Posted on April 29, 2014 by richardgoulter
Tags: , , ,

So. I just found out about NeoVim (sometimes abbreviated nvim) today. Which could be called “slow”, seeing as their Bountysource fundraiser ended a month ago.

There was a post to the Vim Developer Google group mailing list, which saw a reply from Bram Moolenar and got some fairly heated discussion. A corresponding reddit thread has some fairly understandable cynicism of this idea:

“I agree with Bram here. For outsiders, it’s so easy to say that a code base is too ugly, or too complex, but once you learn a particular code base, things like this usually do not matter that much.”

The amusing thing is, though, this cynicism doesn’t seem in line with what contributors have experienced. Some anecdotal evidence from HN:

“I’ve contributed to a lot of open source projects, and the Vim community has been the most difficult to work with. I’ve been writing C for almost two decades, and the Vim codebase is the worst C I’ve ever seen”

What I recall reading is that part of the motivation for Thiago de Arruda to start this fork is that the patches he wrote for Vim were rejected from the codebase because of uncertainty as to whether the changes would break anything.

(The HN thread also features, I suppose naturally, links to previous attempts to fork Vim, as well as folk linking to other projects which relate to text editing for some reason).

There is, of course, a Google Group / mailing list for NeoVim. It’s here where the author posts something which has me really excited for the project; not the third-party integration or flashy features or anything, but the emphasis on testing:

This may not be so obvious, but vim’s biggest problem has nothing to do with the lack of the above features. It’s something much more basic: poor testing infrastructure.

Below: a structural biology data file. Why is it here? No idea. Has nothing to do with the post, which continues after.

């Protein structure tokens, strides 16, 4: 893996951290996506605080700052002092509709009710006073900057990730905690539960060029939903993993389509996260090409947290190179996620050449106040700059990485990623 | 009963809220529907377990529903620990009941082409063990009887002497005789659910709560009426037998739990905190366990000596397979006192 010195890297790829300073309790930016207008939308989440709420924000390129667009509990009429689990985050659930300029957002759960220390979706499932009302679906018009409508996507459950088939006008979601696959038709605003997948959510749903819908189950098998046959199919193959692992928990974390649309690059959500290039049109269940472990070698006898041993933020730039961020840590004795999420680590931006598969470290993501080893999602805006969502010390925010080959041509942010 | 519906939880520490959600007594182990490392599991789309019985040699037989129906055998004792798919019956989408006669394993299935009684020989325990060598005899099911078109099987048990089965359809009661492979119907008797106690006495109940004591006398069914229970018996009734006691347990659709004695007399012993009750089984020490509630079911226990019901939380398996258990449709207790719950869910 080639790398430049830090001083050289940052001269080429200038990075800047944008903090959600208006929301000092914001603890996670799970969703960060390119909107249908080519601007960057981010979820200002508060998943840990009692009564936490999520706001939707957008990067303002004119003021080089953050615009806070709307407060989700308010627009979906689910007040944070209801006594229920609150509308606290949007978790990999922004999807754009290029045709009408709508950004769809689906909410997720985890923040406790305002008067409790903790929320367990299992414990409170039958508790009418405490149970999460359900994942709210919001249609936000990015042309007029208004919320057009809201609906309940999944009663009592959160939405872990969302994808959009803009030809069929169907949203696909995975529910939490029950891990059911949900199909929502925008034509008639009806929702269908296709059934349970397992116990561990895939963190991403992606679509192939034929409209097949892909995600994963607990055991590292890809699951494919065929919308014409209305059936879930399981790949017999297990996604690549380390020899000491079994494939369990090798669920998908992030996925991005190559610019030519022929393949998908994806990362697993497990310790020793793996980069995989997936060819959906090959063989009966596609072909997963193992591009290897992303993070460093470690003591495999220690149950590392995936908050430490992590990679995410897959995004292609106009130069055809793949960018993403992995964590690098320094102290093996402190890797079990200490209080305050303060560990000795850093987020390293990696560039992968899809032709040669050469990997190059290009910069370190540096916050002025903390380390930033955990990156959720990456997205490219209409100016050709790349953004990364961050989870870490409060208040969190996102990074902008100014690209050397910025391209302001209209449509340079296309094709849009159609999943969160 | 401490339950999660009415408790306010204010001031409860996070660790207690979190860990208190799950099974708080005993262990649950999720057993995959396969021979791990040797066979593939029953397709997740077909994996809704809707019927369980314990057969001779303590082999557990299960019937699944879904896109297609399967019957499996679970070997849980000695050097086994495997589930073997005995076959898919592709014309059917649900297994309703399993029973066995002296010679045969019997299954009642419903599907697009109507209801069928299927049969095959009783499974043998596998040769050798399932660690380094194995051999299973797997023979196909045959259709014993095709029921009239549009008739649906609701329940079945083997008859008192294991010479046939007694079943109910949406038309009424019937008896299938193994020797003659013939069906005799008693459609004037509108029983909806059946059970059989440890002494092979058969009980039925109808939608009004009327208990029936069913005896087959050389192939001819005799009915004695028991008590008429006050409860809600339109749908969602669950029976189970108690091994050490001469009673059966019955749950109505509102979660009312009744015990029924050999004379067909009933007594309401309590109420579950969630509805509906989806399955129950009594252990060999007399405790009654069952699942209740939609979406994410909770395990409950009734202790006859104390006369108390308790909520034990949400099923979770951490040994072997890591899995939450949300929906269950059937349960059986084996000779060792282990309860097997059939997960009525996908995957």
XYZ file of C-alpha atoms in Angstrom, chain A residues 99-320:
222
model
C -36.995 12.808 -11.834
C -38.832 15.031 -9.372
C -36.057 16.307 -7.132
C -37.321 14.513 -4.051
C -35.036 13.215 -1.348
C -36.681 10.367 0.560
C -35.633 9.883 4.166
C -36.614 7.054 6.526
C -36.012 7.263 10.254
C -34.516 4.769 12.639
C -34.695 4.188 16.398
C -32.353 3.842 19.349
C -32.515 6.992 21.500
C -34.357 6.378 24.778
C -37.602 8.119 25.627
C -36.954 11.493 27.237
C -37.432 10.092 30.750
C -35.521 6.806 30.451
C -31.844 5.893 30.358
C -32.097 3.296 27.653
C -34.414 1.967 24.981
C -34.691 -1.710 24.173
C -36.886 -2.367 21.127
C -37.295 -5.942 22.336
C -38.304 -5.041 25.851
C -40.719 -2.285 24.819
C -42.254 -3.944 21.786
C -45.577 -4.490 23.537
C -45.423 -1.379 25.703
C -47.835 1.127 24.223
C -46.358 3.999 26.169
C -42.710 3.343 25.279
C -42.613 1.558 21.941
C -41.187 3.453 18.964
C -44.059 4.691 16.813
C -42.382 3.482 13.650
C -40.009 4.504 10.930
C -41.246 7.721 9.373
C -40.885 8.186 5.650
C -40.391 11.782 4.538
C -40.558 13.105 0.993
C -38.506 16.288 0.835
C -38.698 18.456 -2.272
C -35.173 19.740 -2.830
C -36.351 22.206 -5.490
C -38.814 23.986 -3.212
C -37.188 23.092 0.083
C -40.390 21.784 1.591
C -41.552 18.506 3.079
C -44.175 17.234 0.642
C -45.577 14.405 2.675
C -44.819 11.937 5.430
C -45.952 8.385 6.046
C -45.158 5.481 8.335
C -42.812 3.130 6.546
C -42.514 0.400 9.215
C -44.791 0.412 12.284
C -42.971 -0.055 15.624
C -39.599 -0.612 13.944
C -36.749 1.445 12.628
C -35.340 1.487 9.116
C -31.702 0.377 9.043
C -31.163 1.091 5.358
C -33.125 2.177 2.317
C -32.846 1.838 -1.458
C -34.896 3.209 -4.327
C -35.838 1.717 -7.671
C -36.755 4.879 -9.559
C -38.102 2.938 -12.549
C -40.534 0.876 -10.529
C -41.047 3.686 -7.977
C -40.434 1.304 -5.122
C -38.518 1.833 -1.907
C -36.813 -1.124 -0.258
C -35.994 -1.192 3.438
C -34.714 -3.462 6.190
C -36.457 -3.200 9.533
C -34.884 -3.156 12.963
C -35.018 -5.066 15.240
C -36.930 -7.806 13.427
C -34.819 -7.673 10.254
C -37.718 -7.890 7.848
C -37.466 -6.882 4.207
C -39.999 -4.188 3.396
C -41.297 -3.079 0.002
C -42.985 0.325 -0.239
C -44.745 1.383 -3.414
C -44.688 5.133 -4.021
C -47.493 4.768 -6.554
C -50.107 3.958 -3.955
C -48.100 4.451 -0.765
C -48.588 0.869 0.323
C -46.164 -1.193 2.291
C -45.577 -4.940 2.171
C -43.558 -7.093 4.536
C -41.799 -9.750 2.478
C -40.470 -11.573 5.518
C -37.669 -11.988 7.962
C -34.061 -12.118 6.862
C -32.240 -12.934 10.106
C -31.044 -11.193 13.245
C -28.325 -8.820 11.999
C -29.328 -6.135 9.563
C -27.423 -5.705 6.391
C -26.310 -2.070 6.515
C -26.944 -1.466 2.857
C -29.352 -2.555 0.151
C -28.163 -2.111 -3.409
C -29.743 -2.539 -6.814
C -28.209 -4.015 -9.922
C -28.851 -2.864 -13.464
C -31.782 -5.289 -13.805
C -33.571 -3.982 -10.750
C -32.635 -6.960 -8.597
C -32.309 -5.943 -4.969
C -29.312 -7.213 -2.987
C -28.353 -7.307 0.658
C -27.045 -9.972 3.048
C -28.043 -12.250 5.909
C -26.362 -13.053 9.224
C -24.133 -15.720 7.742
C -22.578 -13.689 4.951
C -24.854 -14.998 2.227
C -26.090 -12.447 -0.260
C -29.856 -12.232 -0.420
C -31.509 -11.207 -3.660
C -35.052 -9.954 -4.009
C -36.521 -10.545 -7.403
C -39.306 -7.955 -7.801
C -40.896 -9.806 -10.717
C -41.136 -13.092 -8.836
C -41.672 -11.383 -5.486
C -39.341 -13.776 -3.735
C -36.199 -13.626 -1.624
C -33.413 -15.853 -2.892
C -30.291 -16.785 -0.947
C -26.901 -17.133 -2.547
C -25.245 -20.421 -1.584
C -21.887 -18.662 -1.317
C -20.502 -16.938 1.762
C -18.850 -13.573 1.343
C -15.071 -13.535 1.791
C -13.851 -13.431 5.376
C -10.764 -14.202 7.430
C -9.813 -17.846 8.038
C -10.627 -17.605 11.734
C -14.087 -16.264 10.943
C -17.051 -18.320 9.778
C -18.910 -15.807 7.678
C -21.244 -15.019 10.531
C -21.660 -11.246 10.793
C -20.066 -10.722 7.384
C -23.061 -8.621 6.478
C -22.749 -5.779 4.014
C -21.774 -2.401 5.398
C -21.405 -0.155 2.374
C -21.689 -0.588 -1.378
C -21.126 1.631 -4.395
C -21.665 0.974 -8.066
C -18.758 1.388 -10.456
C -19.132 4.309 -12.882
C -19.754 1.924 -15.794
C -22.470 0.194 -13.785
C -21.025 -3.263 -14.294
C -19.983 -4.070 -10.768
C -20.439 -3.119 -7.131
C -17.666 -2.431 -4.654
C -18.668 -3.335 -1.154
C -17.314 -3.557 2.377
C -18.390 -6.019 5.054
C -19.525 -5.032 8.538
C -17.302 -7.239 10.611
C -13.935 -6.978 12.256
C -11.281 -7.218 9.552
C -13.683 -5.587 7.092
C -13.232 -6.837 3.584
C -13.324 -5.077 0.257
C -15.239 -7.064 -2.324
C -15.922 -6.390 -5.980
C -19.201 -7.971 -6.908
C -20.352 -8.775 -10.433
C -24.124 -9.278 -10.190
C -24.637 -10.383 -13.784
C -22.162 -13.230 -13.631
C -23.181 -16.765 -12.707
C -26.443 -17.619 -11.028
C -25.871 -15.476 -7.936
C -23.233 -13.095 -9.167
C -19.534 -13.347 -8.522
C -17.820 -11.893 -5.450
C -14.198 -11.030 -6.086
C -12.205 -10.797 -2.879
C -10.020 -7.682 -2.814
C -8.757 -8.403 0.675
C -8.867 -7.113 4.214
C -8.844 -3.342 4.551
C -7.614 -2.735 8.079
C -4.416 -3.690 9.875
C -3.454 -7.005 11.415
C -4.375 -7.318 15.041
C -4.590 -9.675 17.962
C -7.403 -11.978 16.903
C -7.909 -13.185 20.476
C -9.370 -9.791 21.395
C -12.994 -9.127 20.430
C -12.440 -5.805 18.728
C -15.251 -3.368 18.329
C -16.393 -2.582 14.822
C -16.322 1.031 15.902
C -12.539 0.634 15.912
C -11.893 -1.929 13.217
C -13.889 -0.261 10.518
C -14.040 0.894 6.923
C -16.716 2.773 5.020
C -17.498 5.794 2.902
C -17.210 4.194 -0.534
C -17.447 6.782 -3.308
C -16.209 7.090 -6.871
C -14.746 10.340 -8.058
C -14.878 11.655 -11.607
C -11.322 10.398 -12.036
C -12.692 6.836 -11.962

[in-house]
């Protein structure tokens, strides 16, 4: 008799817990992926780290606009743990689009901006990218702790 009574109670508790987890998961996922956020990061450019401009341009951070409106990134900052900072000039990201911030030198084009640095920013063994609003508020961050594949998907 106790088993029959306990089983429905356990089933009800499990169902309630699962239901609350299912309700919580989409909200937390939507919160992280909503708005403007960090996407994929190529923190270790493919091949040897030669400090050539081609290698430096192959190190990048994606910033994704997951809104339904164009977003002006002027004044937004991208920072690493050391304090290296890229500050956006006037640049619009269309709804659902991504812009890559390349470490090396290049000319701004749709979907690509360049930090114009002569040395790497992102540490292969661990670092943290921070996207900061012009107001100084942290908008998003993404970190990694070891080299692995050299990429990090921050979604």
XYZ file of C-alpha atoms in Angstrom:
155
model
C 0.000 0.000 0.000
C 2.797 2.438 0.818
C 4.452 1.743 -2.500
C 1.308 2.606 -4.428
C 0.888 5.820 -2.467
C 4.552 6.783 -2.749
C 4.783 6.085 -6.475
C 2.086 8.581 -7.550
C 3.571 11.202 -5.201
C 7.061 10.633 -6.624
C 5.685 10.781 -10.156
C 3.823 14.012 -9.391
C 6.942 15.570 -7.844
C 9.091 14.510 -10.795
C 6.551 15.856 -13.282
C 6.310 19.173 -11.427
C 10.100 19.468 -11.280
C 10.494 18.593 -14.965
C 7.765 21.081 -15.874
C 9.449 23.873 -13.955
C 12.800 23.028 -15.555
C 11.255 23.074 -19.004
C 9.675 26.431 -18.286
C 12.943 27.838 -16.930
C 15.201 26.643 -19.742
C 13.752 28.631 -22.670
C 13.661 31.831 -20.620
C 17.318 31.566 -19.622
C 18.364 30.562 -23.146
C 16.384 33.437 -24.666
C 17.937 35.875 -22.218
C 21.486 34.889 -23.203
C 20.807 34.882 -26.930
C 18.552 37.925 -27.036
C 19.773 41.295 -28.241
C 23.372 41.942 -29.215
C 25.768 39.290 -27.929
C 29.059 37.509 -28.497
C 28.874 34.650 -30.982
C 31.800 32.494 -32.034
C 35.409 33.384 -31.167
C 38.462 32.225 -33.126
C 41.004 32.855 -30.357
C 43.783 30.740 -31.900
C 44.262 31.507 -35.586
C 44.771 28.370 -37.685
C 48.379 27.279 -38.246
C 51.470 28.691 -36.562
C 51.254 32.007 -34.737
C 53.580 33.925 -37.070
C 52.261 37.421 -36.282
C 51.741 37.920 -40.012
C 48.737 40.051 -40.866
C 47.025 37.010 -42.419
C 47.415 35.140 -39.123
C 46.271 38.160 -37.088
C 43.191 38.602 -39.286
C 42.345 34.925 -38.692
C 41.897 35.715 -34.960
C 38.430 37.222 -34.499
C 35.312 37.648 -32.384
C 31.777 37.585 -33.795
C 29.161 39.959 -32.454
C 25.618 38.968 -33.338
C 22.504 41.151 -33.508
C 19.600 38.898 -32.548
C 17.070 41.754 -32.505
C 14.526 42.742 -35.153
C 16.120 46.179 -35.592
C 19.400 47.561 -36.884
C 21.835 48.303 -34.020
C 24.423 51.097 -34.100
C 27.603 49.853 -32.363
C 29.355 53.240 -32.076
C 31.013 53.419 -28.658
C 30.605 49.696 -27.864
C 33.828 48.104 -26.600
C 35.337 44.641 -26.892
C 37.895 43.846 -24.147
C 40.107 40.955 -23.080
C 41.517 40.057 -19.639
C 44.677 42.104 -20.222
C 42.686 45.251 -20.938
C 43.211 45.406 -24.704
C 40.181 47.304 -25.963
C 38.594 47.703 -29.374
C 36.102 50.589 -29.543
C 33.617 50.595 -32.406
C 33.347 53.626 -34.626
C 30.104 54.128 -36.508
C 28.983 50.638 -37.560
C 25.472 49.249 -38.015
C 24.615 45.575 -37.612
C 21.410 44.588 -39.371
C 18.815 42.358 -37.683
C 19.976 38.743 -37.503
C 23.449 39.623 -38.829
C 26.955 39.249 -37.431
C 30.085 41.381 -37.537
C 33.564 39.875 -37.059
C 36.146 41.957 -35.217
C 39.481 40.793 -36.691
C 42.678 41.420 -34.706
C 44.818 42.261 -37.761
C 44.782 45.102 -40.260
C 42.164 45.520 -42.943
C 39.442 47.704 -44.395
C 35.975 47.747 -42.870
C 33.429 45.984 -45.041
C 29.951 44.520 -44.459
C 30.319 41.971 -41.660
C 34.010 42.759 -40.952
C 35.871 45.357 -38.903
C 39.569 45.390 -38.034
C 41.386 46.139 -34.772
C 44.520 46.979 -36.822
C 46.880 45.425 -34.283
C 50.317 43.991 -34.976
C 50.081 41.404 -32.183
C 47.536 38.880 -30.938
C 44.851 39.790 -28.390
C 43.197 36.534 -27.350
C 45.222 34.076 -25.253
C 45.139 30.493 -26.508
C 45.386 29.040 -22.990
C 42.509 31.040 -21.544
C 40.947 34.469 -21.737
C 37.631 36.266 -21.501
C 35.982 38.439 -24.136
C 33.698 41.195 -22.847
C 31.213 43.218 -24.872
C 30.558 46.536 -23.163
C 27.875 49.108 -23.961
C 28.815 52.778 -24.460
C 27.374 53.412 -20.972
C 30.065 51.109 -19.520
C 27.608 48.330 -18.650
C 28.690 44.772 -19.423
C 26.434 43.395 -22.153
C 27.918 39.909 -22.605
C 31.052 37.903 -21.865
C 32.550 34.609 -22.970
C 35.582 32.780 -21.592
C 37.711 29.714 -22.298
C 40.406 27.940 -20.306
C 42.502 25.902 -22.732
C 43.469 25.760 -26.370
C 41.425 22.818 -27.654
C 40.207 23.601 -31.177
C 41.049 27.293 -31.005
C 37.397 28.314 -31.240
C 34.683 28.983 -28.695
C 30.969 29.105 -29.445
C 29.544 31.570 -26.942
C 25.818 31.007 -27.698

While vim has some automated tests(about 200 counting with the ~100 tests embedded in test 49) those only catch the ‘biggest’ bugs, with many small ones being introduced by patches and only detected at a later time. It’s a true maintenance hell and here’s a post on reddit that illustrates the problem (even though the author himself disagrees with neovim):

The problem is that in it’s current state, vim cannot grow because there’s no easy way to write automated tests for it. The current test suite is very hard to understand and those that submit patches probably won’t write tests because it’s too complicated. But patches need to be tested, especially bug fixes which must acompany a regression to ensure they won’t be reintroduced. So it’s easy to see why Bram is skeptical about merging patches, especially new features: He has no way of knowing if those patches will break existing code. In the example given by the reddit comment, Bram ‘solved’ the problem by simply picking the lesser of two evils.

This is one of the firsts issues neovim aims to fix

And it seems that NeoVim indeed aims to be contributor friendly. While I don’t know what qualifies as “a good number” of contributors on a project at this kindof stage, the graphs on GitHub seem to show that it’s got more traction than just one guy lugging at it.

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